Community

Joining this trip you will visit many remote monasteries and traditional villages with very few inhabitants. Part of your money goes to the protection and restoration of some of the St. Sofia Holy Mountain Churches. Other, for accommodations such! We try to keep the money local by using only small guesthouses which have Green Lodge certificates or are family-run businesses. Green Lodge® is a certificate issued for guesthouses and small hotels that correspond to ECEAT sustainable tourism label and Eurogites quality standards. Hosts of these houses are local people who have special attention to local nature and culture. They will be your guide to interesting sites and events in the surroundings and will saturate your experience. Your stay at a Green Lodge will make you feel the charm of the traditional everyday life and guide you through local cuisine. Such place is Deshka’s Guesthouse. Your visit to her house in the mountain village Gorno Draglishte means a lot to the local people, who produce a lot of the goods used in the kitchen.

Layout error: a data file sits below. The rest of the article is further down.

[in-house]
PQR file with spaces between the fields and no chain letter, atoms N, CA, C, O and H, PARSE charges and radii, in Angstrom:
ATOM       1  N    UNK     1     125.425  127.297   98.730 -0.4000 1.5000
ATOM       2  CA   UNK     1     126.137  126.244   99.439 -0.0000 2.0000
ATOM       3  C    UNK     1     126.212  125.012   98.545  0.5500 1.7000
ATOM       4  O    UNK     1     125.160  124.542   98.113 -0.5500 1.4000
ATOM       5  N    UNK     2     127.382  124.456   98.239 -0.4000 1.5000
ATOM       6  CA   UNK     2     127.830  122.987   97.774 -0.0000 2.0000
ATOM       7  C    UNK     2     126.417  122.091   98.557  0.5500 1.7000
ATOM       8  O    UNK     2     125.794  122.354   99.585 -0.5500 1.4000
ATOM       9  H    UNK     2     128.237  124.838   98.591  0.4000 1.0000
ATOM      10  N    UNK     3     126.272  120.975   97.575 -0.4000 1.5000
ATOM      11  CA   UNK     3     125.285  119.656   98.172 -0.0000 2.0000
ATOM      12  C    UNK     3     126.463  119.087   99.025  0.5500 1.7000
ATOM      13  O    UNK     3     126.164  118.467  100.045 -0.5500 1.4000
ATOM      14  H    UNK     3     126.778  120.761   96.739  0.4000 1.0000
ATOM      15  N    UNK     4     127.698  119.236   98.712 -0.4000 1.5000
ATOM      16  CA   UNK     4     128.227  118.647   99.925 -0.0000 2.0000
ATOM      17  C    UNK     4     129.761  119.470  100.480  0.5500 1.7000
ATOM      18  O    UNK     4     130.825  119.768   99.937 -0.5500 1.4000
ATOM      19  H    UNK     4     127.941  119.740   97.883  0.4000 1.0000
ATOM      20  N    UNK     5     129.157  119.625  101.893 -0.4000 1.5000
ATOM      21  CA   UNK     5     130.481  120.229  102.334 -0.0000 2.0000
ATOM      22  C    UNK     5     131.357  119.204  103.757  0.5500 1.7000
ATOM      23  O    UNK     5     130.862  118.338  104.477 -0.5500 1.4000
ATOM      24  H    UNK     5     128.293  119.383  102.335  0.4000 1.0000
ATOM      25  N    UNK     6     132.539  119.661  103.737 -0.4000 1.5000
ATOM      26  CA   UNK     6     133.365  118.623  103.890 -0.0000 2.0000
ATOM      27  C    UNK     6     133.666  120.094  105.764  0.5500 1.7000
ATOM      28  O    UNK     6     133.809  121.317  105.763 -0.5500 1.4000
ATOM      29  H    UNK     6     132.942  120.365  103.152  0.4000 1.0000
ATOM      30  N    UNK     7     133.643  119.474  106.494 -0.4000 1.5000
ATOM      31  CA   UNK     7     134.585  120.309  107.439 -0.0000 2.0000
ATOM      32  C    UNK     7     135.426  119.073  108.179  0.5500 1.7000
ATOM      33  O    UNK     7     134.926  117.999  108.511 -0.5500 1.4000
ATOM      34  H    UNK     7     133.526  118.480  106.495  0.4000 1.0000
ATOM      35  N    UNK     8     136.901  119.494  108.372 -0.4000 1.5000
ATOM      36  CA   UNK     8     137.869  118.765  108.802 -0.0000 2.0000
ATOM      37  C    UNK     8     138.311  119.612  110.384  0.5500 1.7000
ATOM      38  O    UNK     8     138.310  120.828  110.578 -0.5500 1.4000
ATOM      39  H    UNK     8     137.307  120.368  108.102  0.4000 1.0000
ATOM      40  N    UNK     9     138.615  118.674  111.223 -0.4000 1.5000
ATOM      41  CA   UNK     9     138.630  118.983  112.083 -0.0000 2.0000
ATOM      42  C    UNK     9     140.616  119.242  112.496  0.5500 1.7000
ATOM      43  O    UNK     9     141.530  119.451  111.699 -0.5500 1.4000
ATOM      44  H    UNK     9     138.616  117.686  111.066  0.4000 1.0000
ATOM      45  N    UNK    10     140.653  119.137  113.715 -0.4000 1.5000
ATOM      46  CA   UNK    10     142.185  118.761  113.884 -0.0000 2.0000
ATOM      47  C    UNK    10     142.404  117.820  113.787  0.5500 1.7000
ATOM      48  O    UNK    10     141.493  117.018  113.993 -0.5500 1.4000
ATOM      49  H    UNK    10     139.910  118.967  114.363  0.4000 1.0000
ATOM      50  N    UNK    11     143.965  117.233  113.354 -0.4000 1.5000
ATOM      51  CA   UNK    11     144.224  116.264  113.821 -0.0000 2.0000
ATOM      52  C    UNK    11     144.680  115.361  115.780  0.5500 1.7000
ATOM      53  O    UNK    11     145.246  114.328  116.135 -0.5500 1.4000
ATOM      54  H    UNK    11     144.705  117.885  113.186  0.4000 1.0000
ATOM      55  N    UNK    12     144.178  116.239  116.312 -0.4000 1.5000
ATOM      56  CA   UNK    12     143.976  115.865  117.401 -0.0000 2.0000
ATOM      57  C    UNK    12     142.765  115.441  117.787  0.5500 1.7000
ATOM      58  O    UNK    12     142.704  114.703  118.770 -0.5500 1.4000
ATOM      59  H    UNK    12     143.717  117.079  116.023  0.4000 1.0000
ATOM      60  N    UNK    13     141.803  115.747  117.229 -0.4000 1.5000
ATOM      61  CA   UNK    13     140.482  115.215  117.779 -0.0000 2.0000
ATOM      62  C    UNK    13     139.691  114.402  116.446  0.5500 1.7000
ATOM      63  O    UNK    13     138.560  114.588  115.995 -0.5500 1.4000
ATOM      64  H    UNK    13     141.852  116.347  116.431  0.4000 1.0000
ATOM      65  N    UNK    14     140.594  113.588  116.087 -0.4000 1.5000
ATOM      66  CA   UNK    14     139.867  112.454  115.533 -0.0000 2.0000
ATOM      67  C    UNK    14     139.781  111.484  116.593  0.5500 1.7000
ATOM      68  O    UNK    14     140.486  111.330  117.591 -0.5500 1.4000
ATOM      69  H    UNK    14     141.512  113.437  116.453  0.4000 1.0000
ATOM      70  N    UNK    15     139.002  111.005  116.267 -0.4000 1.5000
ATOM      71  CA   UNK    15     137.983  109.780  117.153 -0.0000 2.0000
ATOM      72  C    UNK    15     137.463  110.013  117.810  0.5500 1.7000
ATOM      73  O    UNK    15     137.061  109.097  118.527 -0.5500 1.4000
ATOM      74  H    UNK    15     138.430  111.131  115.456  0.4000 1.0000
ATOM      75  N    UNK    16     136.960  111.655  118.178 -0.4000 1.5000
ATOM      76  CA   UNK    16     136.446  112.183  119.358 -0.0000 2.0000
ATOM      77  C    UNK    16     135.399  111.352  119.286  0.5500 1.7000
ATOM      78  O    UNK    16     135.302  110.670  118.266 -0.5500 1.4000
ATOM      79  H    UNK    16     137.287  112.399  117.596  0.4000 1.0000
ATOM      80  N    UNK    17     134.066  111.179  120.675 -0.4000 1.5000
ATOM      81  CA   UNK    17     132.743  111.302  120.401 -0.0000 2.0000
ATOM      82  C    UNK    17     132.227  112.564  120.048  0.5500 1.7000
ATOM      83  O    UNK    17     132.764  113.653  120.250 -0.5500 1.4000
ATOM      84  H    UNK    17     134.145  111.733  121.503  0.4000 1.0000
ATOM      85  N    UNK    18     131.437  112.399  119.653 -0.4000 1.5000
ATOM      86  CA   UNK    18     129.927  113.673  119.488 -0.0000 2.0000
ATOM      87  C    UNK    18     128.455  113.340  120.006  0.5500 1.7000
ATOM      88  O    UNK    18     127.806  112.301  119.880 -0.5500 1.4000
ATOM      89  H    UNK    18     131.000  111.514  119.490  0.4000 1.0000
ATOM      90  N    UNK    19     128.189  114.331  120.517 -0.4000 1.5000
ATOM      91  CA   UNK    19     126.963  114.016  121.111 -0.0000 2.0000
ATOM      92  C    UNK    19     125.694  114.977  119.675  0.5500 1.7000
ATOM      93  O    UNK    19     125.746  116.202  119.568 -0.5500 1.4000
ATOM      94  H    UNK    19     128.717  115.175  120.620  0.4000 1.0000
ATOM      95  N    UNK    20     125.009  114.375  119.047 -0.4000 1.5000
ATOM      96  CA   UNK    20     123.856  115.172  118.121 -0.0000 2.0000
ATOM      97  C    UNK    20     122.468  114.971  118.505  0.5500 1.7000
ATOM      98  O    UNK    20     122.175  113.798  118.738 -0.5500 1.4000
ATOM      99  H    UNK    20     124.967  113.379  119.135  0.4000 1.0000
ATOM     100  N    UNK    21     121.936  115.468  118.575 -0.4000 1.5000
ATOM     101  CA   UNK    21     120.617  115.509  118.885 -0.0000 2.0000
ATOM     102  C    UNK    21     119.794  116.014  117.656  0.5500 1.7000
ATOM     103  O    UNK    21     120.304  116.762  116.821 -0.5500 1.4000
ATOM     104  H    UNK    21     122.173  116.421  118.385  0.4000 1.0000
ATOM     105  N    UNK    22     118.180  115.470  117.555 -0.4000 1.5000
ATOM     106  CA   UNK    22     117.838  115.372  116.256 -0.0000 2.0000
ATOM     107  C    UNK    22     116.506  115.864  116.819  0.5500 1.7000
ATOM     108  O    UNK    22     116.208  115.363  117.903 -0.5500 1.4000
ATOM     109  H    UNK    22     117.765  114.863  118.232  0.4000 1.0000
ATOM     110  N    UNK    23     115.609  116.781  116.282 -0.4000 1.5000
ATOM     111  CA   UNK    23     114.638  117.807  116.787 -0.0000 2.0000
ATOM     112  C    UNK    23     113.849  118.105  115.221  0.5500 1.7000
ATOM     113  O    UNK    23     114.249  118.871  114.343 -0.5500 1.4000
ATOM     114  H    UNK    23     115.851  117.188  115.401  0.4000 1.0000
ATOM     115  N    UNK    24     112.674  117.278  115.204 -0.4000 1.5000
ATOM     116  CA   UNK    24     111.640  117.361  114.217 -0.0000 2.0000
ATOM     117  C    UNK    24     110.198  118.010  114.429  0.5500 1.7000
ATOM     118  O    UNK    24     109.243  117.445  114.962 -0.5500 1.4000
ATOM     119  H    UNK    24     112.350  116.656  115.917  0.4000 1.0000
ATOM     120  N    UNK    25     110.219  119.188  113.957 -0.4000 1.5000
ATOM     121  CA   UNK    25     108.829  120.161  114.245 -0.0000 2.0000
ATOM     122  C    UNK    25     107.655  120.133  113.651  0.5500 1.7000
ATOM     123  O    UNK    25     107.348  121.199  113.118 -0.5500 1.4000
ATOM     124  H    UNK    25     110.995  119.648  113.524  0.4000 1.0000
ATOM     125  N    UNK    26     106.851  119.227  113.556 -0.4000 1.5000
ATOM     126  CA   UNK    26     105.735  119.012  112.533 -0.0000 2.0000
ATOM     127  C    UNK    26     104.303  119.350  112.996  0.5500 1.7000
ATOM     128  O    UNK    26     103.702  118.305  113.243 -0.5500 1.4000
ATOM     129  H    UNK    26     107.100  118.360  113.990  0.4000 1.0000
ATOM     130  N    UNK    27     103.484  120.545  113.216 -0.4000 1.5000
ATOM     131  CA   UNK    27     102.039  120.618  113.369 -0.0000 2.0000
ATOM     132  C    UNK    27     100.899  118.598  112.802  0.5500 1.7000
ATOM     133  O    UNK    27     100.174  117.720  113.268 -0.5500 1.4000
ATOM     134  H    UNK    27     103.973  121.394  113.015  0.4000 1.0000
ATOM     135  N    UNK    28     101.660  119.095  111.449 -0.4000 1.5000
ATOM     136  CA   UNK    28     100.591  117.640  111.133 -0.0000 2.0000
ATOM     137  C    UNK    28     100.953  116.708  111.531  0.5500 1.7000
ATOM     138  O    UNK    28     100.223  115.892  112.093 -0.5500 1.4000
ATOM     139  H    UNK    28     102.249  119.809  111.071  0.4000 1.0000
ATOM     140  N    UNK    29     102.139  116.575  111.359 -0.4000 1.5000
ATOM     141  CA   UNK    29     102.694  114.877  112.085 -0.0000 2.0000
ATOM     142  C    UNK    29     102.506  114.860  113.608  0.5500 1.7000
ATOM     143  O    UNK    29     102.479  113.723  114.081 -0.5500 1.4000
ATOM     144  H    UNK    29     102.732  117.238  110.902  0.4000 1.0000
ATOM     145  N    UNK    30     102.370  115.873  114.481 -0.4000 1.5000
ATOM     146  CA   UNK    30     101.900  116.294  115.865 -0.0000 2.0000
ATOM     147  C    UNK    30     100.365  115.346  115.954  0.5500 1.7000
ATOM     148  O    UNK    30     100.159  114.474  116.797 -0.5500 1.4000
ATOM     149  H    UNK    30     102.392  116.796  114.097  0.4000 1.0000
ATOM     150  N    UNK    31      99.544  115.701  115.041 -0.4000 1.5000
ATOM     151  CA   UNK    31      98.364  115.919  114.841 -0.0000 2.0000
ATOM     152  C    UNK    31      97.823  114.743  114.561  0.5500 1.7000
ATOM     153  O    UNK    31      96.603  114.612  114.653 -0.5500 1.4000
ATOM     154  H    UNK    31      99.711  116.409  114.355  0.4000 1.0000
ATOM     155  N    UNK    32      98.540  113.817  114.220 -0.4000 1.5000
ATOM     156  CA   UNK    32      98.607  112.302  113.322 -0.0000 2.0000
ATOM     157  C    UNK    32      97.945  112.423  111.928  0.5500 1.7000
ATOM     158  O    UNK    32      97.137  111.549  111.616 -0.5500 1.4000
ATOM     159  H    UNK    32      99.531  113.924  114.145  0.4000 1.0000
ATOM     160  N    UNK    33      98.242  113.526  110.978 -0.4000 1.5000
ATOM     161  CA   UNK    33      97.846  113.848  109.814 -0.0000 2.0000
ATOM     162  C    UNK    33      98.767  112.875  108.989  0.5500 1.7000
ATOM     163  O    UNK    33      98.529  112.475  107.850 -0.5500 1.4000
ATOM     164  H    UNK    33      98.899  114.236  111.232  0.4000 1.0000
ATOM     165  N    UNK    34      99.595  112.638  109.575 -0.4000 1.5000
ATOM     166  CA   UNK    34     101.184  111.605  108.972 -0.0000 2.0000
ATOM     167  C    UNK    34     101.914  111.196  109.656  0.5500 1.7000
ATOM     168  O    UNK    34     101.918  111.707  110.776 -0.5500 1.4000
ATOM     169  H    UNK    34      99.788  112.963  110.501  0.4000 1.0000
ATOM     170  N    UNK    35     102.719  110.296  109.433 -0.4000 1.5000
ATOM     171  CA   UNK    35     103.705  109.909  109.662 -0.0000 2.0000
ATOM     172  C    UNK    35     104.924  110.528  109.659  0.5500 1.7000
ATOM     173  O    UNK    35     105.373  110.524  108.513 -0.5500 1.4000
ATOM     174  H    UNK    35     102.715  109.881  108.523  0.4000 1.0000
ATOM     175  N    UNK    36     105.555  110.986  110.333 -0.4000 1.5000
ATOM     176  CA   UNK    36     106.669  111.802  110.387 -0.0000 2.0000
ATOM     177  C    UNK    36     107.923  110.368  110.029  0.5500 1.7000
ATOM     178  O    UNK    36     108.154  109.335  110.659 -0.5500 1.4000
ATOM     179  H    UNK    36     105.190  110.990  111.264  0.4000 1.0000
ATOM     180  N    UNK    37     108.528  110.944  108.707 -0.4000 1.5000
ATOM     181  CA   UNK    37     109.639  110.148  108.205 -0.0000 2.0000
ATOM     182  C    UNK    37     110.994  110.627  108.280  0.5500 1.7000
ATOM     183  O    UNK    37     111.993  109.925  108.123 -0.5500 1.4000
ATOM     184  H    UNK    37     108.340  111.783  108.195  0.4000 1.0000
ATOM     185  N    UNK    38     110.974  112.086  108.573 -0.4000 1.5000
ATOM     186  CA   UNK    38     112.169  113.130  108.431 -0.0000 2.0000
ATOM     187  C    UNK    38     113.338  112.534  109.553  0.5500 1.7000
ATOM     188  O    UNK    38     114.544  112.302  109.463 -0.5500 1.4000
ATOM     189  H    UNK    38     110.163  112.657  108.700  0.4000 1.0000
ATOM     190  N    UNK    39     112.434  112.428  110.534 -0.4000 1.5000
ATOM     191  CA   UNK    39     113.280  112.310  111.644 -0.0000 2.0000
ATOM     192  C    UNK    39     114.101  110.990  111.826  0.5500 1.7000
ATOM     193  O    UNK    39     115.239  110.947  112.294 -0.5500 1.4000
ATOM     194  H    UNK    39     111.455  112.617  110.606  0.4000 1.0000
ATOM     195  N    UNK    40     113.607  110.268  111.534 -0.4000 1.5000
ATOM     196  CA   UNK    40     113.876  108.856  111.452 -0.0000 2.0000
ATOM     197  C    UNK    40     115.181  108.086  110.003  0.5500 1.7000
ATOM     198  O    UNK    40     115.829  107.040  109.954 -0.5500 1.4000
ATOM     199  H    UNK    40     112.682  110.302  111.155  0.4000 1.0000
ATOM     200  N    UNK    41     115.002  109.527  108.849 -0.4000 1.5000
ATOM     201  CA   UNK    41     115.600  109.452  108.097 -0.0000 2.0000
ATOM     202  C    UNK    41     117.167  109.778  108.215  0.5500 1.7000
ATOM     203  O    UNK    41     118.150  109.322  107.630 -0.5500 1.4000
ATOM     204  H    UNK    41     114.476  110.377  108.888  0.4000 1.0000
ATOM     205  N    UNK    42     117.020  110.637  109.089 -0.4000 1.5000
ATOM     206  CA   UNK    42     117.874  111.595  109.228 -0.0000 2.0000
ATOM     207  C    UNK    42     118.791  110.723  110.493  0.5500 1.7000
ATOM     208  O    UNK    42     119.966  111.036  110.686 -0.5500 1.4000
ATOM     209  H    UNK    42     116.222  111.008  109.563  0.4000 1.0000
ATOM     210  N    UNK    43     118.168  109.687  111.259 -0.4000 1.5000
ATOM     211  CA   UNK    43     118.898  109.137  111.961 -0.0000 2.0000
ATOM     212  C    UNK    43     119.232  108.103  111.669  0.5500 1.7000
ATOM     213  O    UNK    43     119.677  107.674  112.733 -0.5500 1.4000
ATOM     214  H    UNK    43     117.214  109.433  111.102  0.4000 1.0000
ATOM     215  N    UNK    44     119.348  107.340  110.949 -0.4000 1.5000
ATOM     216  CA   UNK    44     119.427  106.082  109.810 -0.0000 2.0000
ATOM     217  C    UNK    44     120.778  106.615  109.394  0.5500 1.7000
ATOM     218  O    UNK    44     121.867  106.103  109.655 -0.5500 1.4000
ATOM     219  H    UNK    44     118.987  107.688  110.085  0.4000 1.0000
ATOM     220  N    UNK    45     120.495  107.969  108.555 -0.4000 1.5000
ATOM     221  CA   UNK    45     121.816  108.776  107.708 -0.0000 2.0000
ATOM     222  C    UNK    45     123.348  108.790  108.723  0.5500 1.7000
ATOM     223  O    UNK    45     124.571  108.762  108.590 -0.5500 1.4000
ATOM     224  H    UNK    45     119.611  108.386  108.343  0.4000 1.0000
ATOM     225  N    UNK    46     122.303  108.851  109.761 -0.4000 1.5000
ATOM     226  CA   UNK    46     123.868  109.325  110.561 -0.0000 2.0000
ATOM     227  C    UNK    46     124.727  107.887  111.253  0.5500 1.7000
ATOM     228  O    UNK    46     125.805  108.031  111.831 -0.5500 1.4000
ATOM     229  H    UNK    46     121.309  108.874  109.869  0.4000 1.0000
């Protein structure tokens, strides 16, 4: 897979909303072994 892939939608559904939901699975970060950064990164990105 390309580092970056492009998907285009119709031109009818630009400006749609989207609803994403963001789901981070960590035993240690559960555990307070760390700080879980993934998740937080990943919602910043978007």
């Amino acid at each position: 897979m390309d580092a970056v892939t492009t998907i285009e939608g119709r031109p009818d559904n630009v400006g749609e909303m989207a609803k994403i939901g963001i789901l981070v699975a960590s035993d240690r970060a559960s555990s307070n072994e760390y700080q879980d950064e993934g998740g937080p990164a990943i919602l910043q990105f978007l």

3 Reviews of Bulgaria holiday by train

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Reviewed on 06 Jul 2019 by

1. What was the most memorable or exciting part of your holiday?


Travelling on the trains meant meeting ordinary Bulgarians, not just those involved with the tourist industry. We met some really helpful people, especially
when trains were delayed. Attending an opera in Plovdiv’s Roman amphitheatre was also very memorable.


2. What tips would you give other travellers booking this holiday?


This holiday is not for anyone with mobility difficulties – the trains are a steep climb to get in (as in many countries) and many of the hotels and guest